It had residents questioning whether there had been everything from an explosion to a bin falling over, but experts say there is enough evidence to suggest a meteor sped through Gwent.

People from Newport to Crosskeys, Blaenavon to Abergavenny reported hearing the loud bang shortly before midnight on Monday (August 27).

But it was in Cwmbran where most reports came in with concerned residents quickly taking to Twitter to try and find out what had gone on.

Twitter user @garyleck17 asked: "Is it true Cwmbran is being bombed?" while @emilugh, said: "What the hell just went on in Cwmbran??? The massive bang that everyone seems to have heard? #ohgod."

It appears though that it was in fact a meteor passing through the sky, either creating what is known as a "sonic boom" or most likely exploding.

A spokeswoman for the Royal Observatory in Greenwich said although their astronomers hadn’t registered it themselves, going on the many detailed descriptions from the public they were convinced it was a "bolide", also known as a detonating fireball.

These meteors travel faster than a bullet fired from a gun, and are travelling so fast they heat up to such an extent that they create a fireball in front of them and eventually get so hot they explode.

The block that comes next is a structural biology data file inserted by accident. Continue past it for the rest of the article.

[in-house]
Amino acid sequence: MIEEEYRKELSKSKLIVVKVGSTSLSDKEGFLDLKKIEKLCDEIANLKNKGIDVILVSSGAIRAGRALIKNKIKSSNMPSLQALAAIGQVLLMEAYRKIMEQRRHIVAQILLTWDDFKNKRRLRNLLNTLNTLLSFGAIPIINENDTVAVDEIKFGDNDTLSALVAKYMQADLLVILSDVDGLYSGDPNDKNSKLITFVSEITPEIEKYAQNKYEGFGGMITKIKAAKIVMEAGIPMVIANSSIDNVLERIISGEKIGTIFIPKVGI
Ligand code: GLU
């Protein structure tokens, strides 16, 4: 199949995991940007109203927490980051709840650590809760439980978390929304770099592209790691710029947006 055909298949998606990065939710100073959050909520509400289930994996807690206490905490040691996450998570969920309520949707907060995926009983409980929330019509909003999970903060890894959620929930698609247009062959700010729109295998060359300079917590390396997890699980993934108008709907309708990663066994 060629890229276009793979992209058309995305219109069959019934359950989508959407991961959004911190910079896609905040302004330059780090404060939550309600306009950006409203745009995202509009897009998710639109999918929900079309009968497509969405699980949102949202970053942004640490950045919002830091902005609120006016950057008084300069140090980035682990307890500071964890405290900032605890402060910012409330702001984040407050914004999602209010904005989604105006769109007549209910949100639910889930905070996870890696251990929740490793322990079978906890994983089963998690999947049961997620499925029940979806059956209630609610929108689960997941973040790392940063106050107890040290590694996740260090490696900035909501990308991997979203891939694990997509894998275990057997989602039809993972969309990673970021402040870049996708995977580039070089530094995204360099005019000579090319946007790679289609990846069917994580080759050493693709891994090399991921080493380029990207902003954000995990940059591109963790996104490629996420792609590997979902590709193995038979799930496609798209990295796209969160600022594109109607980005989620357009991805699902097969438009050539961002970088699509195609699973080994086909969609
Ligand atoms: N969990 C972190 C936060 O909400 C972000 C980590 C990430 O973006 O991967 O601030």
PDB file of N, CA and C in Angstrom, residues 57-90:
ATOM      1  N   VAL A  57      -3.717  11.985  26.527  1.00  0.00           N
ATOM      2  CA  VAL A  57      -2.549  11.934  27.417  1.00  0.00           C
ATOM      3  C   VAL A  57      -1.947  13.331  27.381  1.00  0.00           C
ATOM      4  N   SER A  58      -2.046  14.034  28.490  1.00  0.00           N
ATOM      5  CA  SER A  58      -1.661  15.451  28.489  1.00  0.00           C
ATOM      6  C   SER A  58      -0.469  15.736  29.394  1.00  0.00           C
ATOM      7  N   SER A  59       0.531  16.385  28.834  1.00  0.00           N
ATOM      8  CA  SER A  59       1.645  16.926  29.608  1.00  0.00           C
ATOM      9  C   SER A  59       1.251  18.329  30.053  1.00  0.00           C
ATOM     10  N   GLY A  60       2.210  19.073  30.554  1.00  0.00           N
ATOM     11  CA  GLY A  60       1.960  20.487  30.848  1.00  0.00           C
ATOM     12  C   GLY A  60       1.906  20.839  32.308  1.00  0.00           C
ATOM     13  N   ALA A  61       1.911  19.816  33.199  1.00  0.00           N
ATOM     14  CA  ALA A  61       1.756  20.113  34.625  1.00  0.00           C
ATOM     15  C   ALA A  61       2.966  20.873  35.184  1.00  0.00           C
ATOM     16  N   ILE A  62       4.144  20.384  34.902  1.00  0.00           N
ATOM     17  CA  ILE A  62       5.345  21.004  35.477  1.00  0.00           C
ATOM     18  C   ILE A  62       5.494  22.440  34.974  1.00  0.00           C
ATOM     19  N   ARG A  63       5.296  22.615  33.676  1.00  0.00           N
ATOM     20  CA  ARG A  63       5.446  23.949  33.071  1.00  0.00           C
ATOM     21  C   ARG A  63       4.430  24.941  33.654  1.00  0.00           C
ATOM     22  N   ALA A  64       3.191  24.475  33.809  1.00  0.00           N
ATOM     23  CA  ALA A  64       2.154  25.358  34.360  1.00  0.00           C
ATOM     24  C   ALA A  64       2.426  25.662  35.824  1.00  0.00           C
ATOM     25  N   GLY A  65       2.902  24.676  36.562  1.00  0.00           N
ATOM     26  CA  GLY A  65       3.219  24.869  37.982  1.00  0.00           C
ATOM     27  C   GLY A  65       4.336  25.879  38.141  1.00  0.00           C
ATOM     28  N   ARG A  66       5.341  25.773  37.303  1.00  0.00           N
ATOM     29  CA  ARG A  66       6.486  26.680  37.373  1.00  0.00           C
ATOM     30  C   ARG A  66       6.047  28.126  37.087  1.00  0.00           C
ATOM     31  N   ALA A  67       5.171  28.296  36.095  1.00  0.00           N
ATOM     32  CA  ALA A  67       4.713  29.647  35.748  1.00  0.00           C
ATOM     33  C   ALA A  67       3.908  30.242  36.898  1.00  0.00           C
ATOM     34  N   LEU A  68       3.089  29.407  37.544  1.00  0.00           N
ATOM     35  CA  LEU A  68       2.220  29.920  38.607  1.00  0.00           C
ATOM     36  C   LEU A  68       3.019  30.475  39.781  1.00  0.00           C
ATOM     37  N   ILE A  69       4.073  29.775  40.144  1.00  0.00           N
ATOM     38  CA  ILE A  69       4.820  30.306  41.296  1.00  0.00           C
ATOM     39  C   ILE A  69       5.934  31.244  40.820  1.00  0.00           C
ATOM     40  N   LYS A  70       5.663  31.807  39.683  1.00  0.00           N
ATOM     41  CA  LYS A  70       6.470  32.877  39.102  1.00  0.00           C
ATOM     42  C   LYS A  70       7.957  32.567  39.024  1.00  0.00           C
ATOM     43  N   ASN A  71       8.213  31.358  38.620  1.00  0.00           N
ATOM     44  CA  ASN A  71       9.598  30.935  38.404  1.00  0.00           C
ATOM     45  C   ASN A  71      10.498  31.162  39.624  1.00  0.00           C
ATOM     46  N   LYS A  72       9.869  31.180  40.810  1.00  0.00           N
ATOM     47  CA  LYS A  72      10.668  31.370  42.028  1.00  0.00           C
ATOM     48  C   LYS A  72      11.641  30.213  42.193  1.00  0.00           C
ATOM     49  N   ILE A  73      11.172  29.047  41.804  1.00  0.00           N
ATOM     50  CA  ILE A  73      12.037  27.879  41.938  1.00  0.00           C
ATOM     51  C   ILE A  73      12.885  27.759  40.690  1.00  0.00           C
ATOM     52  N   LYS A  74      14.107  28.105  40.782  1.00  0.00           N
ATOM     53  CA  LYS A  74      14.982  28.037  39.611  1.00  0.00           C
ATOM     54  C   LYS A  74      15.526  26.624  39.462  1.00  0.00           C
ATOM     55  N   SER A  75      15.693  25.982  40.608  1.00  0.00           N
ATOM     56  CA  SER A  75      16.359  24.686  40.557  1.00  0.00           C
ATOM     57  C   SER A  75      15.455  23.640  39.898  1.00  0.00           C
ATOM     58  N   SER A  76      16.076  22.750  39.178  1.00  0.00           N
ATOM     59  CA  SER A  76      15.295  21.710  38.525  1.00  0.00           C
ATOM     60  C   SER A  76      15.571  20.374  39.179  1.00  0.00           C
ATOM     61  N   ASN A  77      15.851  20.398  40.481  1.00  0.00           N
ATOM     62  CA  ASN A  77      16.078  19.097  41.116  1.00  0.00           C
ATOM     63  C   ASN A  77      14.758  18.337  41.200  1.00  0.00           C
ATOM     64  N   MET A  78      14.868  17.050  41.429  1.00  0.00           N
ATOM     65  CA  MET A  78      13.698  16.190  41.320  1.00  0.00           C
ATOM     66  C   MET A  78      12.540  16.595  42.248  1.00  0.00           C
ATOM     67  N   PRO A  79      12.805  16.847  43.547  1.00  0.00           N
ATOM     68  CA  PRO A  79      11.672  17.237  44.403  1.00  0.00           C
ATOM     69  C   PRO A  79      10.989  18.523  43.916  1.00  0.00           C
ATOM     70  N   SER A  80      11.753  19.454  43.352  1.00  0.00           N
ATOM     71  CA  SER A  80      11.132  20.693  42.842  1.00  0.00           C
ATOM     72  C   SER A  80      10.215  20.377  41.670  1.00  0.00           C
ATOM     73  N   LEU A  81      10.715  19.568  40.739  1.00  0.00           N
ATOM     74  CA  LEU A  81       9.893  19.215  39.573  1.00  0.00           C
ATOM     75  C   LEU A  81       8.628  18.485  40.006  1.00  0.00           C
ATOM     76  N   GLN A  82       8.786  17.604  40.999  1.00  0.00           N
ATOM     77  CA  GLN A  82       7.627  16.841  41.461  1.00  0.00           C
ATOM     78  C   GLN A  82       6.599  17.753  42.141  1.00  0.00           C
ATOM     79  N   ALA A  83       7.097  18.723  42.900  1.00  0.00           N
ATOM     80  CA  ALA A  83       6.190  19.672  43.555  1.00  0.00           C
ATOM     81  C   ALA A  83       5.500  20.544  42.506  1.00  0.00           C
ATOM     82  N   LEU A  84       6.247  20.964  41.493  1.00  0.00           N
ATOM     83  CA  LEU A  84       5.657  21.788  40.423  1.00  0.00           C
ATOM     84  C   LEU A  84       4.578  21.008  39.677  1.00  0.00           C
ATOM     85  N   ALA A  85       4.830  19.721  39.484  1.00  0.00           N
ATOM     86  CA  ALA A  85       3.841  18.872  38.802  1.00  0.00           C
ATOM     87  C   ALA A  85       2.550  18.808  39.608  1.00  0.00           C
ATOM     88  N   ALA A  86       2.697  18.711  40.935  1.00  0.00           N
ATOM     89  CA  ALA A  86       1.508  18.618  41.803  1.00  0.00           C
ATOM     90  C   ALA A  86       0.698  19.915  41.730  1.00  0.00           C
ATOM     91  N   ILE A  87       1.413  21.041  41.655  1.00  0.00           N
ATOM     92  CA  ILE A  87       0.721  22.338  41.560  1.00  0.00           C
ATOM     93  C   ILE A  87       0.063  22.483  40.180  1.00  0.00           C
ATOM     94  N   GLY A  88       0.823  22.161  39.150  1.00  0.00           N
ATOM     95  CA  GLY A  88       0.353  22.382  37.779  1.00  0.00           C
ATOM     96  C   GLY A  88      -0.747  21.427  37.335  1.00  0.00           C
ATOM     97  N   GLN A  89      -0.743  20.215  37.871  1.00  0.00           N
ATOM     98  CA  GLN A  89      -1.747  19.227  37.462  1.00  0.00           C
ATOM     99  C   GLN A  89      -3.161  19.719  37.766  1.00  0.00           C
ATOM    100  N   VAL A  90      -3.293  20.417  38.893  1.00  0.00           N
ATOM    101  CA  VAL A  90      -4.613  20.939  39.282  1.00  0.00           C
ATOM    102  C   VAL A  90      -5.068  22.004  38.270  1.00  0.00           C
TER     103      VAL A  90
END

Dr Chris North, of Cardiff University’s school of Physics and Astronomy, said: "Meteors are basically bits of space rubble, bits of asteroids or comets. Most of them are the size of a grain of sand but some are bigger.

"Generally the atmosphere protects us from meteors but some burst through and maintain much of their speed, with on some occasions the meteor getting so hot it explodes creating a large bang.

"There is a lot of debris in space and the Earth is orbiting the sun at around 30 kilometres per second (about 60,000 MPH) so it is a case of us hitting meteors rather than the other way round."

Dr North said that if anyone had seen which direction they believed the meteor was travelling they could contact the British Astronomical Association by visiting